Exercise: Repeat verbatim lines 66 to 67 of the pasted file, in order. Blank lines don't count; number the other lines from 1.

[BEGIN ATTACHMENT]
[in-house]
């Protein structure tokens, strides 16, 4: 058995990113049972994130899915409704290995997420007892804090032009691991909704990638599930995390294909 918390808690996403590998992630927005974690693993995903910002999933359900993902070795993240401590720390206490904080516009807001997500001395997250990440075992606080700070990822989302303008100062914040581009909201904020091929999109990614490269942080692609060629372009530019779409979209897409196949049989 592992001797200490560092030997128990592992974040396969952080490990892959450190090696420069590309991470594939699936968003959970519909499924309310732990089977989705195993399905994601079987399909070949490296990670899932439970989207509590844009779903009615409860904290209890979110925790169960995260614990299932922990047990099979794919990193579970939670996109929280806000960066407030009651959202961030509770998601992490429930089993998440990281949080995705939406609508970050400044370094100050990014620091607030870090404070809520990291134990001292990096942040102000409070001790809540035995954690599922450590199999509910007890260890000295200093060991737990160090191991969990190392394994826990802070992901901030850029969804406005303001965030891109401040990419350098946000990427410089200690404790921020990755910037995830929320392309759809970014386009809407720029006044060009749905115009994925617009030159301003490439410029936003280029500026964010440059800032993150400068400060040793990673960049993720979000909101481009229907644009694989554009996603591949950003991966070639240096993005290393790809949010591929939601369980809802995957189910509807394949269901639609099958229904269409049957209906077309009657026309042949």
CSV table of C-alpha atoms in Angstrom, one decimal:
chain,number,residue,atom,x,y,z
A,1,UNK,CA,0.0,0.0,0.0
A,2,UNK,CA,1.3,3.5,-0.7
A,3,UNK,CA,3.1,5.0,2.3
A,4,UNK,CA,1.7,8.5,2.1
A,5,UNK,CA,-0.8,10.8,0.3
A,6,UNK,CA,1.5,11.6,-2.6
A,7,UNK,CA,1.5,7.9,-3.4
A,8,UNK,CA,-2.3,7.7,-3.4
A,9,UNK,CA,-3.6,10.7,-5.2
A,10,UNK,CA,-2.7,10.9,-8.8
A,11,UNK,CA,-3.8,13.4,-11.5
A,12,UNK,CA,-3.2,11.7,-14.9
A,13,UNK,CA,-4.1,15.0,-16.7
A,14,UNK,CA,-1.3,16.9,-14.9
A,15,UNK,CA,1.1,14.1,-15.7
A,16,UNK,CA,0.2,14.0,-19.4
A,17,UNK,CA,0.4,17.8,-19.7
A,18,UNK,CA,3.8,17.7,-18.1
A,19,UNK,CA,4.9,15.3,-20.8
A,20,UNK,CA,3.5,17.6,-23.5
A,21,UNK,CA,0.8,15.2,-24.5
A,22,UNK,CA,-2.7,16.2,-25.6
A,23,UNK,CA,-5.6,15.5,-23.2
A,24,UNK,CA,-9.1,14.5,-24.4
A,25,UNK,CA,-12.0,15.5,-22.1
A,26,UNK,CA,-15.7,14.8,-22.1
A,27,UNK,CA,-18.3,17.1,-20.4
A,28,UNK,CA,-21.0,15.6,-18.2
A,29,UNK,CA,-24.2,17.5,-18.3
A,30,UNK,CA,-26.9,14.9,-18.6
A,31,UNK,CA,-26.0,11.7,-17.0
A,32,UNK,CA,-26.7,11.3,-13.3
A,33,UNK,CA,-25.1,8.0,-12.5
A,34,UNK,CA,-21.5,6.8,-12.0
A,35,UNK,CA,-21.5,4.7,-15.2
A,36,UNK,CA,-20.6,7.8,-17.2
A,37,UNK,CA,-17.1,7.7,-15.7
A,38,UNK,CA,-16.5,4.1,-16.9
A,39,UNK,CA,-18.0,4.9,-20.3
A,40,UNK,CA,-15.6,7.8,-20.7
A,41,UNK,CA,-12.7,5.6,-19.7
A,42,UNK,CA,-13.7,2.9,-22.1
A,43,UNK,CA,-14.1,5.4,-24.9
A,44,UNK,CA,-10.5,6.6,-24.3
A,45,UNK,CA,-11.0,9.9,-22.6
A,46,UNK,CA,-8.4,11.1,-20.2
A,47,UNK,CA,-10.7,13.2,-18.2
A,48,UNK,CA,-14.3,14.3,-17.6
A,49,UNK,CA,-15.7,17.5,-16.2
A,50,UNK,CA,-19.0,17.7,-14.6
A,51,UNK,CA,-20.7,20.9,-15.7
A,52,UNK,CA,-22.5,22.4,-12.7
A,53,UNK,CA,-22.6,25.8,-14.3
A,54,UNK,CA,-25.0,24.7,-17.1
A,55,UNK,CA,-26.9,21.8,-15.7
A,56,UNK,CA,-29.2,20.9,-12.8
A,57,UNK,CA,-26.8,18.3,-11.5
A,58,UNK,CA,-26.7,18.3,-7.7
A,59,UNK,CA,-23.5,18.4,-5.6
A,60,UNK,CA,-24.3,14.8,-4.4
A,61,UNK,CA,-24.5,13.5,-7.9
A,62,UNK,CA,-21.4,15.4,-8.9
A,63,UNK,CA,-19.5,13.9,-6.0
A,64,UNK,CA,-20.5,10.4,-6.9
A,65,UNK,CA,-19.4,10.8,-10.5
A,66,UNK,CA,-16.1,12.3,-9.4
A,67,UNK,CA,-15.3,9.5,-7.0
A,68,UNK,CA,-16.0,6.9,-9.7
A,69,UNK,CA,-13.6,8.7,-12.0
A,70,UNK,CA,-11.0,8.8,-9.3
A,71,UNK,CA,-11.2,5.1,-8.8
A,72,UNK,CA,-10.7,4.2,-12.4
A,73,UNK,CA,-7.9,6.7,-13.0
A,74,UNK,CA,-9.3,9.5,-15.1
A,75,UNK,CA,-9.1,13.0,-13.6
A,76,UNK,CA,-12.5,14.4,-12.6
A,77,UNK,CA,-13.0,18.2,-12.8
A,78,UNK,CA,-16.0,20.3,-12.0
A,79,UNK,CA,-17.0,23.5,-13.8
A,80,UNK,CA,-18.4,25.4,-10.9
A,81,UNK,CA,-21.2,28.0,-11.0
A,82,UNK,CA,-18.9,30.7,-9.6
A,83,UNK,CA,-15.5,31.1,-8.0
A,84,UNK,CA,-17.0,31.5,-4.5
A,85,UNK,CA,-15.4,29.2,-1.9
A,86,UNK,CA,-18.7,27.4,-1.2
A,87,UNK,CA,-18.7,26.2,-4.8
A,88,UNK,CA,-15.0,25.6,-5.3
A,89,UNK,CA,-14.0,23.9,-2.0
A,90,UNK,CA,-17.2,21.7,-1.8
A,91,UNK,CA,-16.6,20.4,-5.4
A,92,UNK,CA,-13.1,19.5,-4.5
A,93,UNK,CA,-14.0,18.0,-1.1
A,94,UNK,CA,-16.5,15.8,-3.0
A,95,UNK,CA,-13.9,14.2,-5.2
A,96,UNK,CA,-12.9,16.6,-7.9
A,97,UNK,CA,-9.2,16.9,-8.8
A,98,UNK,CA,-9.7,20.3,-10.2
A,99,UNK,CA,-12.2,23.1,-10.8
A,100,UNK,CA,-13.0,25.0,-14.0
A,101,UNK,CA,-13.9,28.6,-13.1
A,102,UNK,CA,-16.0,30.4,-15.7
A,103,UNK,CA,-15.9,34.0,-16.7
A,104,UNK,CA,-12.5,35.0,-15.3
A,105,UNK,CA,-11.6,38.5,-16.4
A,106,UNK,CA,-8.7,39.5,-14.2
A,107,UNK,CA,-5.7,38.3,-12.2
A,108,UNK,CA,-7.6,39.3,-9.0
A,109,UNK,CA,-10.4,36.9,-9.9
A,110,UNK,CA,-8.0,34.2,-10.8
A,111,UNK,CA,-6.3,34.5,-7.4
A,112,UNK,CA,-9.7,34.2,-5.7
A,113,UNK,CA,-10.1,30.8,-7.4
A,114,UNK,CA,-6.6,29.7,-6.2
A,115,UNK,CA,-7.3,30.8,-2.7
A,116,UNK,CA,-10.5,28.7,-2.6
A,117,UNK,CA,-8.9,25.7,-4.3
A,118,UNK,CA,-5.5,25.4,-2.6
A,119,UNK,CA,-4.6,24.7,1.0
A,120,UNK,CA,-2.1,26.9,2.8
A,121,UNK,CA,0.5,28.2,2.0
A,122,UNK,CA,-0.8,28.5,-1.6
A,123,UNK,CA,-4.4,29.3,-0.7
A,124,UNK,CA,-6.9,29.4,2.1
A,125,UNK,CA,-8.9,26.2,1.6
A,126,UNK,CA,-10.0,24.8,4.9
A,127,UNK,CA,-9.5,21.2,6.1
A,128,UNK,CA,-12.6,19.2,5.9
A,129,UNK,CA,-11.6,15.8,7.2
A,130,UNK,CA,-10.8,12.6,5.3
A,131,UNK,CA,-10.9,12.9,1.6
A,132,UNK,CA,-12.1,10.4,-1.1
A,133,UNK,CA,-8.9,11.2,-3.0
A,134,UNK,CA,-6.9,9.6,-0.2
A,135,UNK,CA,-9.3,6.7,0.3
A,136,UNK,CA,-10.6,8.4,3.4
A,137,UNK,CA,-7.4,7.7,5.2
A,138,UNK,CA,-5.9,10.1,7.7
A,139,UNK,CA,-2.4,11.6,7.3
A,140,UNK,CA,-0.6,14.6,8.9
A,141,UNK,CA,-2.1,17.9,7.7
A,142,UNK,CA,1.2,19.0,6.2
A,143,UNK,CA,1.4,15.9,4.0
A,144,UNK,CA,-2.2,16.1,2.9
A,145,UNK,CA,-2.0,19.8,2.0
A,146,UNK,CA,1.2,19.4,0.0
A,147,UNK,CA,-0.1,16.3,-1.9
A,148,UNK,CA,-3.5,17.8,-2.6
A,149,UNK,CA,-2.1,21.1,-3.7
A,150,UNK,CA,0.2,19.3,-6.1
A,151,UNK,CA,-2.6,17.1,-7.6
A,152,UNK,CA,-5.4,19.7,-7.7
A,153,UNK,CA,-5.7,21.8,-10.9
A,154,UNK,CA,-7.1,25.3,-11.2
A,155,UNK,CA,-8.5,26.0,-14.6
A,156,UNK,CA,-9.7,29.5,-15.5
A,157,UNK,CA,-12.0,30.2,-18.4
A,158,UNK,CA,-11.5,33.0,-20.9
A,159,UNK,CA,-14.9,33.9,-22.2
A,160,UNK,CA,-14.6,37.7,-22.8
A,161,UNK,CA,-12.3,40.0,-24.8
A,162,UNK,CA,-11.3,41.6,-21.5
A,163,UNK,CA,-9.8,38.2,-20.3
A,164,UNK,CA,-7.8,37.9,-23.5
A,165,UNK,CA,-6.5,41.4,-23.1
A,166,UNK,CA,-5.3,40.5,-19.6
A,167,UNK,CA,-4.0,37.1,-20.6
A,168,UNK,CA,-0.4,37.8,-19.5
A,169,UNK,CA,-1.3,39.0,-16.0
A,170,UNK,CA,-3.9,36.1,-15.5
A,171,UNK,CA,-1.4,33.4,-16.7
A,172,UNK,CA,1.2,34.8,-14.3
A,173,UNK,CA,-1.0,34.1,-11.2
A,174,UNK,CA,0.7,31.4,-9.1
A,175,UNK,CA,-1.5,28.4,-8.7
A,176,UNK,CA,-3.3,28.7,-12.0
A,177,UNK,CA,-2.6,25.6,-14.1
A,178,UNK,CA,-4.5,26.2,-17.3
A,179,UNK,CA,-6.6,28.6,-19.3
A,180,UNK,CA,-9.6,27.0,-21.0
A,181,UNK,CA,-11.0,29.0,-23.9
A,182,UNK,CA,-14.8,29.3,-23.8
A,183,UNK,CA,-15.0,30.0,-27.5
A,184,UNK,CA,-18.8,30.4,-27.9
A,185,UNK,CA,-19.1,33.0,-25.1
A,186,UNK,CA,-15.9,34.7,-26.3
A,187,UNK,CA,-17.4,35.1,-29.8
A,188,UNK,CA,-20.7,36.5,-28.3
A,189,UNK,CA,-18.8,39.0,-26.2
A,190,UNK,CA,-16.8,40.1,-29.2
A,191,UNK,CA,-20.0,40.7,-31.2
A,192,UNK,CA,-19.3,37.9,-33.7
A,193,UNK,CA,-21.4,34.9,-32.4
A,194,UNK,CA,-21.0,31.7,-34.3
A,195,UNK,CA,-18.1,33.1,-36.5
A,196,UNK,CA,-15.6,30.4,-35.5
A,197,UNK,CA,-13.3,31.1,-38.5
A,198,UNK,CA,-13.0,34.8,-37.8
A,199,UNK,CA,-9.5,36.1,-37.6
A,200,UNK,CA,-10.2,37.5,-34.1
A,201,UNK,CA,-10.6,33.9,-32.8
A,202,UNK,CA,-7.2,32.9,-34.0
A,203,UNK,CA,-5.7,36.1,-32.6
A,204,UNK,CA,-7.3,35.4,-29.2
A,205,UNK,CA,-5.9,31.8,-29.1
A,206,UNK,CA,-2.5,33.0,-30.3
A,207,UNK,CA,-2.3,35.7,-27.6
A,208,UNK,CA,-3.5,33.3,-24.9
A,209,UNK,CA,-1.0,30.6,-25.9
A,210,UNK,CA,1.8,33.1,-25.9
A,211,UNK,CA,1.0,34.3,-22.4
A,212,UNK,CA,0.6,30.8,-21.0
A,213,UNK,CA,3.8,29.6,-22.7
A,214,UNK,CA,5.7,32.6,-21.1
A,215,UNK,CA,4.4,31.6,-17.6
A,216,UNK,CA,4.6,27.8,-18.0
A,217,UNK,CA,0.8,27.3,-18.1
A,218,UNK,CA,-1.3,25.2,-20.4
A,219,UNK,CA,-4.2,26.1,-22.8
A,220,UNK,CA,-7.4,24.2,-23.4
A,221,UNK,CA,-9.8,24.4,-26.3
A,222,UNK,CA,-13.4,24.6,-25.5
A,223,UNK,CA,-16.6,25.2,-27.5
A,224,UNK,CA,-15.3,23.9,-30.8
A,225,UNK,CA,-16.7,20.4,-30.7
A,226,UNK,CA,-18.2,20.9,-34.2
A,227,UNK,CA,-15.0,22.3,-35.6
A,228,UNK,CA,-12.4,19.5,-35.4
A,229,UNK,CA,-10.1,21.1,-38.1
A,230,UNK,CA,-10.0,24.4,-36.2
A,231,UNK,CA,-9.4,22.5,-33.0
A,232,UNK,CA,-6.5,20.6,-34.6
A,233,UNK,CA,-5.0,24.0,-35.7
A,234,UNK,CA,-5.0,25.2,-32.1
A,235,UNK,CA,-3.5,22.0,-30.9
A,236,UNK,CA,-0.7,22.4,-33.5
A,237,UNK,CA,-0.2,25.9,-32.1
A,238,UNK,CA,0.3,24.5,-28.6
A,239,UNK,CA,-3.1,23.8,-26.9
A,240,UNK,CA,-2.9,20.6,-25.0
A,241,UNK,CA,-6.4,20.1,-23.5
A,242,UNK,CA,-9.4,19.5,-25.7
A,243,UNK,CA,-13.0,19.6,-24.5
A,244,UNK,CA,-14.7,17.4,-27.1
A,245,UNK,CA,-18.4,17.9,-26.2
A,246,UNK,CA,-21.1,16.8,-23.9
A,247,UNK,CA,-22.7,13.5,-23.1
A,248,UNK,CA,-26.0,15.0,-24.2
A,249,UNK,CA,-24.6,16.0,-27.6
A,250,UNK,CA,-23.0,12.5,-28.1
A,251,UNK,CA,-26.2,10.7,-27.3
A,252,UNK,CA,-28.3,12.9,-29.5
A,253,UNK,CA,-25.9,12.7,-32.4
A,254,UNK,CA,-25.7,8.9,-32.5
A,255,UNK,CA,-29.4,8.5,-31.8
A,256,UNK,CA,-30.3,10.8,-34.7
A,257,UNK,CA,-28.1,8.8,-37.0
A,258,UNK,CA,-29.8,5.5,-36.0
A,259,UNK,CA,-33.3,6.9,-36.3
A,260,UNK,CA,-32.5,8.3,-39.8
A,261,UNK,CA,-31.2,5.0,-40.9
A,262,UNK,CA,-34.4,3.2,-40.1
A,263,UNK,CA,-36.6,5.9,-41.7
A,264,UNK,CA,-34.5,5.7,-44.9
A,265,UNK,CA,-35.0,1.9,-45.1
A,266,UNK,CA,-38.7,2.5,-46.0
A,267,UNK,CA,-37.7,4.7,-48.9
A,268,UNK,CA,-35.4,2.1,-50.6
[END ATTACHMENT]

A,62,UNK,CA,-21.4,15.4,-8.9
A,63,UNK,CA,-19.5,13.9,-6.0